I really like Citizen Kane.  As you say it is technically groundbreaking, but I also found it profound and moving, with lots of scenes I remember.  And a good political undertone with the isolation of Kane reflecting the neutrality of America before it entered the war.

I have problems with Othello, both the Welles version and the Olivier version, namely white people "blacked up".  It now seems so unreal that I have difficulty seeing beyond that.  I don't have Welles version but I will try and watch it again, see if I change my mind.  Welles was of course superb as an actor in The Third Man, and he demonstrates his power in Peter Brook's King Lear, but for every Catch-22 there is also a Muppet Film.  He must have despaired at the stuff he had to accept.

As a director I really like Kane, Chimes at Midnight, The Trial, Macbeth (with its faults) and F for Fake.  Things like Ambersons and Touch of Evil I keep alternating between "love it" and "pretentious".

Iain

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Re: Ken writing in The Times
« Reply #14 on: March 18, 2008, 09:06:11 AM »
Ken writes that another of his hospital dvds was GROUNDHOG DAY with Bill Murray.

Offline Iain Fisher

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in hospital and The Kingdom
« Reply #13 on: March 18, 2008, 12:59:22 AM »
Ken writing in The Times 13 Mar 2008 reveals he has just had an operation for a new knee.  He has had a bad time recently, but still comes through.  Typical Ken.

He went into the hospital with a number of DVDs.  The best, IMHO, is the original The Kingdom by Lars von Tier.  As Ken says it is 10 hours (a mini series) set around a Danish hospital where "the ghosts mingle with bewildered patients and eccentric doctors".

Iain


Offline BoyScoutKevin

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Re: Orson Welles
« Reply #12 on: March 07, 2008, 11:23:37 PM »
In The Times of 6 Mar 2008 Ken writes about "The genius who started at the top and worked down"- Orson Welles.

There is a new film about Welles, Fade to Black about which Ken says "go and see Fade to Black, made for peanuts and a lot of love".  Made for peanuts must appeal to Ken.  Ken talks of Citizen Kane "his one and only masterpiece"- a harsh judgemet but maybe correct.  I love lots of Welles films, and they show genius, but also fall short.  His Macbeth is an example, at times so good but other times worthy but missing something.  And it is sad to see Welles acting in really bad films.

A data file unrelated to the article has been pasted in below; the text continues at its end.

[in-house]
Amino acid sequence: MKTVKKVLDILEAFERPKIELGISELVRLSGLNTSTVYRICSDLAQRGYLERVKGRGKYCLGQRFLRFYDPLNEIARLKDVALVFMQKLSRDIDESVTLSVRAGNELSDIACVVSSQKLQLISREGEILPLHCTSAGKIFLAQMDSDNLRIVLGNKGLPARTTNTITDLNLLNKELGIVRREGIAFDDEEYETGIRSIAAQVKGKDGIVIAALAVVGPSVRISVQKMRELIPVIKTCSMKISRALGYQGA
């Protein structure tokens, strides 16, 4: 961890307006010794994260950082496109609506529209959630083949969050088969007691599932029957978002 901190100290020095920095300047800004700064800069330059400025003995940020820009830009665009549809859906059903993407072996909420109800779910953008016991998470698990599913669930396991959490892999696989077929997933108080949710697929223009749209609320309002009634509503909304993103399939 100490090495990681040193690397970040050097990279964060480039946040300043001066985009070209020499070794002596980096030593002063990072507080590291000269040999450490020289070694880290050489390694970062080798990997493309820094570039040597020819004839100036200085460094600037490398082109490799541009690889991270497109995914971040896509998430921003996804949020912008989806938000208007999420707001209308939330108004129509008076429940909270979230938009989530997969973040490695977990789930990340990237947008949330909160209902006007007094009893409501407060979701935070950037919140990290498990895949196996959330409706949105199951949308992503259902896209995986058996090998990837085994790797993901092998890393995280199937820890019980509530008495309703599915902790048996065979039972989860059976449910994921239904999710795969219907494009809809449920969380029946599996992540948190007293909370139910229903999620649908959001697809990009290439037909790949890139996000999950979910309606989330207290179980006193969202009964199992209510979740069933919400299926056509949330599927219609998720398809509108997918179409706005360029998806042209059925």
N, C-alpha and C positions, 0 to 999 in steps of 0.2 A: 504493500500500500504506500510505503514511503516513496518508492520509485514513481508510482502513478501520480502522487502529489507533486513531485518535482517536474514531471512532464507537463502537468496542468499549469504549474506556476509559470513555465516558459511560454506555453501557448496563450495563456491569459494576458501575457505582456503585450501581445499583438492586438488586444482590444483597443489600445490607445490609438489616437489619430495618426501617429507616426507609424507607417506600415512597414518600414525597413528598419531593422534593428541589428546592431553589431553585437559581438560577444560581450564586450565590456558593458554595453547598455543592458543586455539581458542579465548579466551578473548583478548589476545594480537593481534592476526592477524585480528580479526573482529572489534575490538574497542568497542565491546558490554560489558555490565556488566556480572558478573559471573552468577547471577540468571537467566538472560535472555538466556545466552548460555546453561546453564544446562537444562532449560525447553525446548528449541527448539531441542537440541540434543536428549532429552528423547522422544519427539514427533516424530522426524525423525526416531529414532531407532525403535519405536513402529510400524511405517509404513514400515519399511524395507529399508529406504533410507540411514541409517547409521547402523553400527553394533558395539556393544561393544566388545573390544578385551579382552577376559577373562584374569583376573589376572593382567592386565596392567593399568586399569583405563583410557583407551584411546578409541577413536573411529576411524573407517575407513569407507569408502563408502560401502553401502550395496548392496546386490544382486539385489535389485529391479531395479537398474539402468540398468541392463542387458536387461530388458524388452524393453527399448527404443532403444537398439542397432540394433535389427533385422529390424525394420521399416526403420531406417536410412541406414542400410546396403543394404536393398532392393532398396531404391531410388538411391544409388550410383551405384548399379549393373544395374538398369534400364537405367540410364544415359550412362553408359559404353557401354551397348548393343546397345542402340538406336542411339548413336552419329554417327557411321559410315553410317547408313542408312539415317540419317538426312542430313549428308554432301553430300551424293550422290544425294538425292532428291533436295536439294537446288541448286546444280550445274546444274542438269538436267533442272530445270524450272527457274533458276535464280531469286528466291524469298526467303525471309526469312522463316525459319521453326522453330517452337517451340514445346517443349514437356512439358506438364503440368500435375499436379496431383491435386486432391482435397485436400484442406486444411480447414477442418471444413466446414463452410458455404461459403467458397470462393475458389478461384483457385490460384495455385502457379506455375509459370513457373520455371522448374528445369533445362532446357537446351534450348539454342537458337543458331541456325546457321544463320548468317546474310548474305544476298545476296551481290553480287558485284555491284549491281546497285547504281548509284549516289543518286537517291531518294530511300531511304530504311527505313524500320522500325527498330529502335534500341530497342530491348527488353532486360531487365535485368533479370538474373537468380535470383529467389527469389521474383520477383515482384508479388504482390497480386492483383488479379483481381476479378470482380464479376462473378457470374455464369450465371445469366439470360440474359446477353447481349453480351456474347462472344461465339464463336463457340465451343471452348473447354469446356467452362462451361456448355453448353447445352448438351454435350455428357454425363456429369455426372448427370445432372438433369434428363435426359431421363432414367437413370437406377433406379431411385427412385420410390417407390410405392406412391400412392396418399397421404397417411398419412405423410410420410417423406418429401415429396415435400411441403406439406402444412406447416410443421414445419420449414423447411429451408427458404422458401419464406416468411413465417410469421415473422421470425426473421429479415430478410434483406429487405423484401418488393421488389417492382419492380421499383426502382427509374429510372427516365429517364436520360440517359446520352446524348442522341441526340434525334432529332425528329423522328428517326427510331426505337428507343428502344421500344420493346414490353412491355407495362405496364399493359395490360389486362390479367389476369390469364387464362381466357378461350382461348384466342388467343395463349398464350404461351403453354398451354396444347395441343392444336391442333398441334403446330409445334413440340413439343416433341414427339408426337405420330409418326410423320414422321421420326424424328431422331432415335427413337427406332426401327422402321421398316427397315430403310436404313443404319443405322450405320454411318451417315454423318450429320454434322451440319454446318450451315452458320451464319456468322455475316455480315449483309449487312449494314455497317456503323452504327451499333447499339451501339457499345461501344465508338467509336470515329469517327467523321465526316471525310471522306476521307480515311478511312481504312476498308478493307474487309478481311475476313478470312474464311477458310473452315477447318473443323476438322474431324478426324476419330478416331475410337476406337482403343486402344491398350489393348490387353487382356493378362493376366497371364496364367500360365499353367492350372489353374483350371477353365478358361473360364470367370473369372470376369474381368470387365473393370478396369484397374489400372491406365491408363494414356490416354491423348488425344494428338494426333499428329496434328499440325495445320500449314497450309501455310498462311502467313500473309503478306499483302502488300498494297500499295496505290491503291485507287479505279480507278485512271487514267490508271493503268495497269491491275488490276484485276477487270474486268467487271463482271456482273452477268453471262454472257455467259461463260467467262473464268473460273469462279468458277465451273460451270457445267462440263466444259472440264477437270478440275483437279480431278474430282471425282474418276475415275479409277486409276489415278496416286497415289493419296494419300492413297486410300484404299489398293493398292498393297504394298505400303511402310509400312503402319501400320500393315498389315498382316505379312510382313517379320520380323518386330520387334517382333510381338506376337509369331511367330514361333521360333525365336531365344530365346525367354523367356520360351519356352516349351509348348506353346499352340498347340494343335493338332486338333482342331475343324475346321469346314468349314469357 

Iain


That almost sounds like saying that "The Devils" is Ken's one and only masterpiece. "Citizen Kane" may be Welles' best film, but it is hardly the only good film he ever made (IMHO.)

Offline spasmo

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Re: Ken writing in The Times
« Reply #11 on: March 07, 2008, 10:01:43 AM »
I've always thought that Welles was a much better actor than director. He is purely brilliant even in small but important roles (like in the nowdays little known, though very effective and moving Stuart Rosenberg-drama, Voyage Of The Damned). Citizane Kane has never succeded to win me over. I accept that from a technical point of view it's a groundbreaking effort, but the story is too simple and boring. I've found his obscure adaptation of Shakespeare's Othello a lot more interesting in every aspect. It's a film I can truly recommend to everyone who loves "uneven" movies.

Offline Iain Fisher

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Orson Welles
« Reply #10 on: March 07, 2008, 01:48:55 AM »
In The Times of 6 Mar 2008 Ken writes about "The genius who started at the top and worked down"- Orson Welles.

There is a new film about Welles, Fade to Black about which Ken says "go and see Fade to Black, made for peanuts and a lot of love".  Made for peanuts must appeal to Ken.  Ken talks of Citizen Kane "his one and only masterpiece"- a harsh judgemet but maybe correct.  I love lots of Welles films, and they show genius, but also fall short.  His Macbeth is an example, at times so good but other times worthy but missing something.  And it is sad to see Welles acting in really bad films.

Iain

Offline Iain Fisher

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Re: Ken writing in The Times
« Reply #9 on: February 28, 2008, 09:07:31 PM »
Nothing by Ken in The Times this week.

Iain